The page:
Children's Drawing Processes: Interpreting their Meaning

Margaret Brooks (1995)

What was the goal of the research?

This study closely examines the drawing processes of the children in a class of four and five year olds.

How was the research conducted?

This study has tried to bridge the gap between language and visual representations and ‘fuse the horizons’ by using photographs, video clips and art samples to highlight and bring into view the process of drawing. Children were videotaped and photographed while drawing in the many contexts that naturally occur within the classroom. The teacher’s interactions with the children were captured by a student who held the video camera, and by parents and students who took photographs. By responding to a visual process with other visual mediums the researcher attempted to capture the essence of the visual process.

What did the research determine?

Interpretations were made of the meaning children’s drawings hold for them, what the children’s intentions were when drawing, how they evaluate their work and how drawing helped them make sense of their world. The pedagogical relationship within the drawing context was examined and suggestions made to make more explicit how we, as adults, teachers and artists, can best support the drawing efforts of young children.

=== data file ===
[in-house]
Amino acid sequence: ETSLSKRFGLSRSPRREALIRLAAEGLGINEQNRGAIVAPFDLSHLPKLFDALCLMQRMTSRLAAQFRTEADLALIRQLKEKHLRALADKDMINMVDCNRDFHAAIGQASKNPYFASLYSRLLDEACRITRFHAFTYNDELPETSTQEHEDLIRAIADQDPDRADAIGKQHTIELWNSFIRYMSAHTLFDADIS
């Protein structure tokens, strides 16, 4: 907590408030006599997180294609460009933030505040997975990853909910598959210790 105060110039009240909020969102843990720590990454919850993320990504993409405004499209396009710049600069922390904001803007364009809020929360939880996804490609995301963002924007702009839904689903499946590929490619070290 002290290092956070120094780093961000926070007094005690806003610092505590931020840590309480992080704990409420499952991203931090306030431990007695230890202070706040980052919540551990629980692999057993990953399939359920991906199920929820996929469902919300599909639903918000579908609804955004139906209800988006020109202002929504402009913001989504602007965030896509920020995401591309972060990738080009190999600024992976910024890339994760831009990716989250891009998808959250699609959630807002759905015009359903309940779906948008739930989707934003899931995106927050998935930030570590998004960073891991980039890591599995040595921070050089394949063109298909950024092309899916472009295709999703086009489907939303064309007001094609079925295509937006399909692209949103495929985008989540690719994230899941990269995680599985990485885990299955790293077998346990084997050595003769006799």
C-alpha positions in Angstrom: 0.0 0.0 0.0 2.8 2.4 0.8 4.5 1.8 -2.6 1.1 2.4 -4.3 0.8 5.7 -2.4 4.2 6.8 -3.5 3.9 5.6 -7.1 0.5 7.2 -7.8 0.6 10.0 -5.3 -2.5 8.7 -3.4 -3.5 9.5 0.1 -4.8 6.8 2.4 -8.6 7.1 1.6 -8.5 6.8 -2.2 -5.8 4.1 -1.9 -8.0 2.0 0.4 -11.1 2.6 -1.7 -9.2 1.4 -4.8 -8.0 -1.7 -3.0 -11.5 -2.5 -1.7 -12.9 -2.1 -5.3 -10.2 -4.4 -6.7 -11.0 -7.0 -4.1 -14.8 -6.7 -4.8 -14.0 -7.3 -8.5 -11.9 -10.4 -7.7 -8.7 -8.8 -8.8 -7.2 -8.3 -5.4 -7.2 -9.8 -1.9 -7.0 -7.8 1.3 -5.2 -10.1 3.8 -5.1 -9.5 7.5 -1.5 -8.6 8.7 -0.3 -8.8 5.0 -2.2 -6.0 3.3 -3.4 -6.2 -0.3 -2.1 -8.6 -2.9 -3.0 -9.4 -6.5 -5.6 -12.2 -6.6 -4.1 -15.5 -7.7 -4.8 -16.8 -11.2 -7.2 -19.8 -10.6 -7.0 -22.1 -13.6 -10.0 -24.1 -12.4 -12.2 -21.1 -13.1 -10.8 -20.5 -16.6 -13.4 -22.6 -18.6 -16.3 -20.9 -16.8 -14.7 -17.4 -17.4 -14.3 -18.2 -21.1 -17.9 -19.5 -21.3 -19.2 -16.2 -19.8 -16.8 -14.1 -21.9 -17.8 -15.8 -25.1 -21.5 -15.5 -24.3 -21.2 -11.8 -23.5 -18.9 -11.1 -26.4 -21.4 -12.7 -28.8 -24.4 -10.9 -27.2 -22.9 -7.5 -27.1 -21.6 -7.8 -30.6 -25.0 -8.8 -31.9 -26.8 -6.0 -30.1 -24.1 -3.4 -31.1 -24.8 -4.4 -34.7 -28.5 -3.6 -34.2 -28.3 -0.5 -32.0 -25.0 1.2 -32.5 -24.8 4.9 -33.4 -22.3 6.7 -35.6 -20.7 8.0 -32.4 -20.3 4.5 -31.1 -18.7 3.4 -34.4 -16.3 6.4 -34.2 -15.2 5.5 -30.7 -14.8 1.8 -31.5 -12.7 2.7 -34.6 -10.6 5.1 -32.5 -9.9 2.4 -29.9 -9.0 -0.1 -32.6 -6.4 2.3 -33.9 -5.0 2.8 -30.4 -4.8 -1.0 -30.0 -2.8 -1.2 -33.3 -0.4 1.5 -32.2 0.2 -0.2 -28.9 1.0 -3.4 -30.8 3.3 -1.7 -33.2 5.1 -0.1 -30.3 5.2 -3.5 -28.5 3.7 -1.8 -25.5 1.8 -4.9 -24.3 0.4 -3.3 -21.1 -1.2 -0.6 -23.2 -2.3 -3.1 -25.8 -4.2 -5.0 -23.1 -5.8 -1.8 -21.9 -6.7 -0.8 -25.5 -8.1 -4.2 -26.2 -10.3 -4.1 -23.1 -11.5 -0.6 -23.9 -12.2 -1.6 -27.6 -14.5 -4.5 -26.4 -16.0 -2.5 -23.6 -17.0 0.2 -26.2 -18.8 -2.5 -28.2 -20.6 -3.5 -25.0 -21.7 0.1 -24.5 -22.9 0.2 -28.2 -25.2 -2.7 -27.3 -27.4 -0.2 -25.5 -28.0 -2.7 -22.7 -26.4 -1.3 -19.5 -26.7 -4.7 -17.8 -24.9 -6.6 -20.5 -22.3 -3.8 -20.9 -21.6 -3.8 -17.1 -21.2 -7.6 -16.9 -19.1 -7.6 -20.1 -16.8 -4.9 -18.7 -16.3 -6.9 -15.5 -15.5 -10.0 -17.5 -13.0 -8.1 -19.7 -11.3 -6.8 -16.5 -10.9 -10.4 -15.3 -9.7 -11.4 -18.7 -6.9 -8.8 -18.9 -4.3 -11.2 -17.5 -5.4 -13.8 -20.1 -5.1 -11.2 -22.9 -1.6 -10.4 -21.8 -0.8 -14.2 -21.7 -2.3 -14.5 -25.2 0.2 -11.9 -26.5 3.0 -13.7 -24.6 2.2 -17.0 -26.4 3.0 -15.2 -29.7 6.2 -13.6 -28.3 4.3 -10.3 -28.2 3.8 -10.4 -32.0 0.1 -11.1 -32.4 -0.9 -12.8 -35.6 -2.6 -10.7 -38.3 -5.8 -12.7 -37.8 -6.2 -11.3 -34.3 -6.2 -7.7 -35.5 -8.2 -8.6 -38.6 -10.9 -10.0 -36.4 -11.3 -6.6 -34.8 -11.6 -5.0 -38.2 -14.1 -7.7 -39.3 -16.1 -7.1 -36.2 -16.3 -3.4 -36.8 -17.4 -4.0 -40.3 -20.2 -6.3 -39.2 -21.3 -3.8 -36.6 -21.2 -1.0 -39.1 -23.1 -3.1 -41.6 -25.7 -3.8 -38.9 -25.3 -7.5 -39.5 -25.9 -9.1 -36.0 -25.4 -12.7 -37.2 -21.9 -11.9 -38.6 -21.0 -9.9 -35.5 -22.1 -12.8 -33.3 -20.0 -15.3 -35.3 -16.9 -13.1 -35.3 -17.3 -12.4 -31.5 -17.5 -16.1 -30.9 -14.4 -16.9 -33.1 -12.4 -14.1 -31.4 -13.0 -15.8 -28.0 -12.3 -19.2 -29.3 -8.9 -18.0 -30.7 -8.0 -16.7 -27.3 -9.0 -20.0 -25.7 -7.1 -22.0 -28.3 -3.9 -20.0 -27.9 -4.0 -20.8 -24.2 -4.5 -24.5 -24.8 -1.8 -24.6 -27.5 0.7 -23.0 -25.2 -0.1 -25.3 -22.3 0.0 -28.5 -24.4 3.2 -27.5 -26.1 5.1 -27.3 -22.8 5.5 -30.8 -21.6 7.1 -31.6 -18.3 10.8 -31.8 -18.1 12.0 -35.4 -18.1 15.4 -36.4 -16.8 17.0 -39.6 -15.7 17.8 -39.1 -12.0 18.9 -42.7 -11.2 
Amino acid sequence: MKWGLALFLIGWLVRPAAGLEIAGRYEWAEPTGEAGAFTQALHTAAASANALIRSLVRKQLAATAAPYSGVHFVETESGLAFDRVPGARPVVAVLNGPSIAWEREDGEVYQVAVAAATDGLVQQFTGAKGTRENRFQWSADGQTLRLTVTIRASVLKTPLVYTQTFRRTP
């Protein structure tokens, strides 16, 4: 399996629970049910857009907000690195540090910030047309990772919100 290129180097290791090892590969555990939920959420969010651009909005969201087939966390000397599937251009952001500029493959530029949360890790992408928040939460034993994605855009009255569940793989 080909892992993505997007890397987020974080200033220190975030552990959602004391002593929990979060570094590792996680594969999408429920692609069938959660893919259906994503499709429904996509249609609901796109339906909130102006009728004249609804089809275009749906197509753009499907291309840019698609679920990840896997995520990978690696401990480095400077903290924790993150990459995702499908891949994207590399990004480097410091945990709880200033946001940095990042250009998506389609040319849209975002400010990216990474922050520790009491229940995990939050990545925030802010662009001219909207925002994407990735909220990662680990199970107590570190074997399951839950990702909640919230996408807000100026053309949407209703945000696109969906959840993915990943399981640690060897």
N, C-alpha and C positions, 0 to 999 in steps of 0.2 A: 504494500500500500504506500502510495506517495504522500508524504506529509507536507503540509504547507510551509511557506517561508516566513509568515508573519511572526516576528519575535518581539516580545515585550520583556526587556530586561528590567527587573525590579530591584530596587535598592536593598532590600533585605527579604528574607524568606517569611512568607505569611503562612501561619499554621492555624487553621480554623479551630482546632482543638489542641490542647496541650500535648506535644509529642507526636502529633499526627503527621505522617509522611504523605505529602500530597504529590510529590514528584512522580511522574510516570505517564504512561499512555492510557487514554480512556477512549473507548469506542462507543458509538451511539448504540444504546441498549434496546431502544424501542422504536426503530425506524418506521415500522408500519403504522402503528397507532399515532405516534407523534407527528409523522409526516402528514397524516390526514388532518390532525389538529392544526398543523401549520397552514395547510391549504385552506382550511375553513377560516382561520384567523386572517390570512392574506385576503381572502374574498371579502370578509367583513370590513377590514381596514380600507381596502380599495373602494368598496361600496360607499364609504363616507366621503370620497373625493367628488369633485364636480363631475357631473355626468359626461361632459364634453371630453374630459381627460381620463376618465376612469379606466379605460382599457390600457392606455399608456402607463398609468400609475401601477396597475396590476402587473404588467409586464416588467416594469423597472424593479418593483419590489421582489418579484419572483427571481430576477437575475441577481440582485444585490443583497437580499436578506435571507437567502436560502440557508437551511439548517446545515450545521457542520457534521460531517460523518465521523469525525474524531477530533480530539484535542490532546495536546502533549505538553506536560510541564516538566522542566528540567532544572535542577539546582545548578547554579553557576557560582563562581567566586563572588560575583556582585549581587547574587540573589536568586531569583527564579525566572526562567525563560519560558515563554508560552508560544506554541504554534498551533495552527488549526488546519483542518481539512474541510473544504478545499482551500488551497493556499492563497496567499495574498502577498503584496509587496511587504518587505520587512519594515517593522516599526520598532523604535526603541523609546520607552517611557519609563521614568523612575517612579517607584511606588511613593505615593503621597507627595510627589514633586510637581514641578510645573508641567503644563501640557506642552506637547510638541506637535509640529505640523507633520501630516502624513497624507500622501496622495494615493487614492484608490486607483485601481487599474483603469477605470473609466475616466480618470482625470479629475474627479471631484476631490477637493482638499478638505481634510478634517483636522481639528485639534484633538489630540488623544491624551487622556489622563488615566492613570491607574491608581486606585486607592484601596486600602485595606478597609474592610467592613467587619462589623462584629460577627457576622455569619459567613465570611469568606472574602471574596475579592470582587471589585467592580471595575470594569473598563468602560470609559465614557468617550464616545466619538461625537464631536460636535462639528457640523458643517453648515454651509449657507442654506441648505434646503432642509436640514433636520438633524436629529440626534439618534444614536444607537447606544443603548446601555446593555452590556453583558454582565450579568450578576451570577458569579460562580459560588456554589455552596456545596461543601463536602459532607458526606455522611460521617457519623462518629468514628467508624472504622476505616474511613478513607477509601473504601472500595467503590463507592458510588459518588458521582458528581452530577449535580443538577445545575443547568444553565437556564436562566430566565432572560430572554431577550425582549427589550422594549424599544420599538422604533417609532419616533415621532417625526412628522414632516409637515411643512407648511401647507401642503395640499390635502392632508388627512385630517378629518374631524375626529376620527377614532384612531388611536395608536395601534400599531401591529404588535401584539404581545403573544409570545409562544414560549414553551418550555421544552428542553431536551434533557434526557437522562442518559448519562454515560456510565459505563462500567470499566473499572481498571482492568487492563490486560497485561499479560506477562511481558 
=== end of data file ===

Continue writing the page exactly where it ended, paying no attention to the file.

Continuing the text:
What are the implications of the research?

This study uncovered a great deal about children’s drawing processes. Drawing can be a very powerful tool for young children. Representing objects and ideas through drawing is a complex and challenging process that requires higher levels of thinking to solve the many interpretive, perceptual and representational problems. Drawing combines the actions of the hand and the mind in purposeful and meaningful ways for children. Watching children draw can provide teachers with a clear indication of some of the individual thought patterns of children. Drawing can provide many opportunities for a dialogue between teacher and child. When teachers are open, accepting and supportive of children’s drawing efforts they can give children a powerful and personal voice with which to communicate and become active agents in their own learning.